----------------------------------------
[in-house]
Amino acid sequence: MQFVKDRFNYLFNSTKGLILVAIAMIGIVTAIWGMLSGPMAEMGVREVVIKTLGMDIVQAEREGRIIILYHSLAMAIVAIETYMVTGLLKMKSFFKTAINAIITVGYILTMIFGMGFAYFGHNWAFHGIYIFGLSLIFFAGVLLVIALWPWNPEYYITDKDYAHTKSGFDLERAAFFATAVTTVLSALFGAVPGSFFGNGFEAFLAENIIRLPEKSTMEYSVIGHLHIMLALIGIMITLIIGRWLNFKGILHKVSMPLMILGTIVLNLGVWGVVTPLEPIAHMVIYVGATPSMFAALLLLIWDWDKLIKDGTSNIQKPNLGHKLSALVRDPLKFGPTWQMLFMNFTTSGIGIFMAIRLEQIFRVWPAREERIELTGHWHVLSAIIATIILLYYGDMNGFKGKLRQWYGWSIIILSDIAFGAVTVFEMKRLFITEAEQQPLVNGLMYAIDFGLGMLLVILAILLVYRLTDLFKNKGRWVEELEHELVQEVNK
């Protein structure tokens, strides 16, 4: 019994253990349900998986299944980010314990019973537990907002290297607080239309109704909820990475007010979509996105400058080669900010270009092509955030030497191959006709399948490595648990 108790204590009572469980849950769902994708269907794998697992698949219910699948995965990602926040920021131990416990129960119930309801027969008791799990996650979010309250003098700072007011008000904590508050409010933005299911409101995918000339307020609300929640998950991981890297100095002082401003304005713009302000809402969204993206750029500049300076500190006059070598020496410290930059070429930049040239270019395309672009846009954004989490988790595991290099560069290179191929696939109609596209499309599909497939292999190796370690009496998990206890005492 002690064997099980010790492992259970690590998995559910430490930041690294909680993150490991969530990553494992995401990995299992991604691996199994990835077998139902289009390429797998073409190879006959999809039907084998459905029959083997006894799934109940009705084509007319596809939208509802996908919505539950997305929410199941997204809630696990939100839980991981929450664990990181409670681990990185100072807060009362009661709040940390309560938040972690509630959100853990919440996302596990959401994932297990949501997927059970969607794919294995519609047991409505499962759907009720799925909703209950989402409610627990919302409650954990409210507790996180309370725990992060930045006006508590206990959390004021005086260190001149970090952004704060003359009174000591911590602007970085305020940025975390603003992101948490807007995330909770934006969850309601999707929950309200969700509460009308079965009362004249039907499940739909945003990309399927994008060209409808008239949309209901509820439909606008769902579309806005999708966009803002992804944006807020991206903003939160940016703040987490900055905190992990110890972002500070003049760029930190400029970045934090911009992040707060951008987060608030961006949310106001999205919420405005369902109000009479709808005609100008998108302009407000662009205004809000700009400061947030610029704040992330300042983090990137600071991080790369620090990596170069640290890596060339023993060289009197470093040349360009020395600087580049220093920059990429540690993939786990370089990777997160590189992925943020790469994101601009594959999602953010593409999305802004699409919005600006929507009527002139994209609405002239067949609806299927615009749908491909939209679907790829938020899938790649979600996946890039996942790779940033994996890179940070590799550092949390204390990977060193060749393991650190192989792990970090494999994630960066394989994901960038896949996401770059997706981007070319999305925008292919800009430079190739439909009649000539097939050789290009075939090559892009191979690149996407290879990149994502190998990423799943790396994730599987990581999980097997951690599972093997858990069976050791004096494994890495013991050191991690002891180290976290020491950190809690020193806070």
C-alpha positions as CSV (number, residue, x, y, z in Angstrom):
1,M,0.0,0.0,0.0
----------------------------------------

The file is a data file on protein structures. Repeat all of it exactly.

[in-house]
Amino acid sequence: MQFVKDRFNYLFNSTKGLILVAIAMIGIVTAIWGMLSGPMAEMGVREVVIKTLGMDIVQAEREGRIIILYHSLAMAIVAIETYMVTGLLKMKSFFKTAINAIITVGYILTMIFGMGFAYFGHNWAFHGIYIFGLSLIFFAGVLLVIALWPWNPEYYITDKDYAHTKSGFDLERAAFFATAVTTVLSALFGAVPGSFFGNGFEAFLAENIIRLPEKSTMEYSVIGHLHIMLALIGIMITLIIGRWLNFKGILHKVSMPLMILGTIVLNLGVWGVVTPLEPIAHMVIYVGATPSMFAALLLLIWDWDKLIKDGTSNIQKPNLGHKLSALVRDPLKFGPTWQMLFMNFTTSGIGIFMAIRLEQIFRVWPAREERIELTGHWHVLSAIIATIILLYYGDMNGFKGKLRQWYGWSIIILSDIAFGAVTVFEMKRLFITEAEQQPLVNGLMYAIDFGLGMLLVILAILLVYRLTDLFKNKGRWVEELEHELVQEVNK
């Protein structure tokens, strides 16, 4: 019994253990349900998986299944980010314990019973537990907002290297607080239309109704909820990475007010979509996105400058080669900010270009092509955030030497191959006709399948490595648990 108790204590009572469980849950769902994708269907794998697992698949219910699948995965990602926040920021131990416990129960119930309801027969008791799990996650979010309250003098700072007011008000904590508050409010933005299911409101995918000339307020609300929640998950991981890297100095002082401003304005713009302000809402969204993206750029500049300076500190006059070598020496410290930059070429930049040239270019395309672009846009954004989490988790595991290099560069290179191929696939109609596209499309599909497939292999190796370690009496998990206890005492 002690064997099980010790492992259970690590998995559910430490930041690294909680993150490991969530990553494992995401990995299992991604691996199994990835077998139902289009390429797998073409190879006959999809039907084998459905029959083997006894799934109940009705084509007319596809939208509802996908919505539950997305929410199941997204809630696990939100839980991981929450664990990181409670681990990185100072807060009362009661709040940390309560938040972690509630959100853990919440996302596990959401994932297990949501997927059970969607794919294995519609047991409505499962759907009720799925909703209950989402409610627990919302409650954990409210507790996180309370725990992060930045006006508590206990959390004021005086260190001149970090952004704060003359009174000591911590602007970085305020940025975390603003992101948490807007995330909770934006969850309601999707929950309200969700509460009308079965009362004249039907499940739909945003990309399927994008060209409808008239949309209901509820439909606008769902579309806005999708966009803002992804944006807020991206903003939160940016703040987490900055905190992990110890972002500070003049760029930190400029970045934090911009992040707060951008987060608030961006949310106001999205919420405005369902109000009479709808005609100008998108302009407000662009205004809000700009400061947030610029704040992330300042983090990137600071991080790369620090990596170069640290890596060339023993060289009197470093040349360009020395600087580049220093920059990429540690993939786990370089990777997160590189992925943020790469994101601009594959999602953010593409999305802004699409919005600006929507009527002139994209609405002239067949609806299927615009749908491909939209679907790829938020899938790649979600996946890039996942790779940033994996890179940070590799550092949390204390990977060193060749393991650190192989792990970090494999994630960066394989994901960038896949996401770059997706981007070319999305925008292919800009430079190739439909009649000539097939050789290009075939090559892009191979690149996407290879990149994502190998990423799943790396994730599987990581999980097997951690599972093997858990069976050791004096494994890495013991050191991690002891180290976290020491950190809690020193806070």
C-alpha positions as CSV (number, residue, x, y, z in Angstrom):
1,M,0.0,0.0,0.0